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Brown Takes EPA To Court For Ignoring Supreme Court Mandate

Wednesday, April 2, 2008
Contact: (415) 703-5837

WASHINGTON DC—California Attorney General Edmund G. Brown Jr. went to federal court today to force the U.S. Environmental Protection Agency to release a court-mandated determination that greenhouse gases endanger public health or welfare. Such a determination of endangerment is the first step towards establishing federal controls on greenhouse gas emissions that cause global warming.

“The EPA said it would take action to regulate greenhouse gases by the end of last year but then broke its word and ignored the Supreme Court’s mandate,” Attorney General Brown said. “The EPA has rejected the Supreme Court’s order, an action which is outrageous and unlawful. We’re taking the EPA to court to force it to do its job.”

In a writ of mandamus filed today in the United States Court of Appeals for the District of Columbia Circuit, Brown and seventeen other states and eleven national environmental groups asked for a court order that would force the EPA to release its determination of endangerment within sixty days.

On April 2, 2007, the Supreme Court ruled in Massachusetts v. EPA that the EPA must regulate greenhouse gas emissions after making a formal determination that such pollution threatens public health or welfare. The EPA itself described the Court’s mandate as follows: “...the EPA must determine...whether greenhouse gas emissions from new motor vehicles cause or contribute to air pollution that endangers public health or welfare.”

A recent investigation by the House Committee on Oversight and Government Reform revealed that the EPA had already made its endangerment determination--including an extensive scientific review--and sent it to the White House Office of Management and Budget for final approval. Brown called EPA’s inaction “a textbook case of unreasonable delay” because the agency already completed its endangerment determination last year and is simply refusing to release it publicly.

“It is makes absolutely no sense for the EPA to say it needs a year-long public comment period before it can obey the Supreme Court,” Brown said. “The EPA has finished its determination and Johnson should keep his promise by releasing the final version immediately.”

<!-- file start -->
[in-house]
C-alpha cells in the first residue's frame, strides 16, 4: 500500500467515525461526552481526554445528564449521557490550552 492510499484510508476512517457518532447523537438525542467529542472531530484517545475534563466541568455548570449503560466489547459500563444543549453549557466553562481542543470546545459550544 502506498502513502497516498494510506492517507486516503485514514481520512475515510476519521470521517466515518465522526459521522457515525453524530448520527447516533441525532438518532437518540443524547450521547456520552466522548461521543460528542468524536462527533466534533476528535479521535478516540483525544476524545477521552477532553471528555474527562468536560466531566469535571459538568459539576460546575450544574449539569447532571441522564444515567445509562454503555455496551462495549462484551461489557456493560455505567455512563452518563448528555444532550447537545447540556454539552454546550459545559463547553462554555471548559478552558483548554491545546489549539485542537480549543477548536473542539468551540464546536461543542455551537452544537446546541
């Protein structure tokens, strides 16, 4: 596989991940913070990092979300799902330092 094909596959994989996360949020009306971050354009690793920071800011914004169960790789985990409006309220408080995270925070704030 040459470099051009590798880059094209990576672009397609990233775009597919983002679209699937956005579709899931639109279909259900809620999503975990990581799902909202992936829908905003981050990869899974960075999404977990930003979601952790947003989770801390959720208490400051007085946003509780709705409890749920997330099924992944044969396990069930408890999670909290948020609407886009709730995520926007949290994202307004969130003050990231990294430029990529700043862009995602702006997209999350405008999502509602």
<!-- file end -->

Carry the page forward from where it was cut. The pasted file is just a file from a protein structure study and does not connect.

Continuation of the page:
EPA Administrator Stephen Johnson said repeatedly, under oath, that he would comply with the Court’s mandate and issue a determination of endangerment by the end of 2007. Last week, Johnson broke that promise by extending the time period another twelve months until President Bush leaves office.

In February, Brown and seventeen other states asked the EPA why it was delaying in issuing its report. In response, Administrator Johnson backtracked on his earlier promise, stating “the Agency does not have a specific timeline for responding to the remand.” The EPA tried to explain its abrupt change of course by pointing to the recent enactment of the Energy Independence and Security Act of 2007, a law which does not change EPA’s duties under the Supreme Court’s decision.

Brown said that the EPA cannot use the Energy Independence and Security Act of 2007, which only improves fuel economy, as an excuse for ignoring its duty to regulate greenhouse gas emissions. The Supreme Court ruled that the EPA’s obligation to regulate such emissions is wholly independent from the mandate, under the Energy Policy and Conservation Act, to promote energy efficiency.

Under Johnson, the EPA has also failed to regulate greenhouse gas emissions from aircraft, ocean-going vessels and non-road vehicles and engines. Brown sued the EPA in January after the agency broke forty years of precedent by rejecting California’s petition to regulate tailpipe greenhouse gases.

Since the beginning of the industrial era, atmospheric concentrations of carbon dioxide have reached their highest point in the last half-million years. Rajendra Pachauri, a scientist who heads the Intergovernmental Panel on Climate Change recently said “If there’s no action before 2012, that’s too late. What we do in the next two to three years will determine our future. This is the defining moment.”

Nineteen states and local governments joining California in filing today’s legal action include: Arizona, Connecticut, Delaware, Illinois, Iowa, Maine, Maryland, Massachusetts, Minnesota, New Jersey, New Mexico, New York, Oregon, Rhode Island, Vermont, Washington, District of Columbia, City of New York, Mayor and City Council for Baltimore.

National and international environmental groups also joining include: Center for Biological Diversity, Center for Food Safety, Conservation Law Foundation, Environmental Advocates, Environmental Defense Fund, Friends of the Earth, Greenpeace, International Center for Technological Assessment, Natural Resources Defense Council, Sierra Club, and U.S. Public Interest Research Group

All of these parties were either petitioners in Massachusetts v. EPA, or joined amicus briefs in support.

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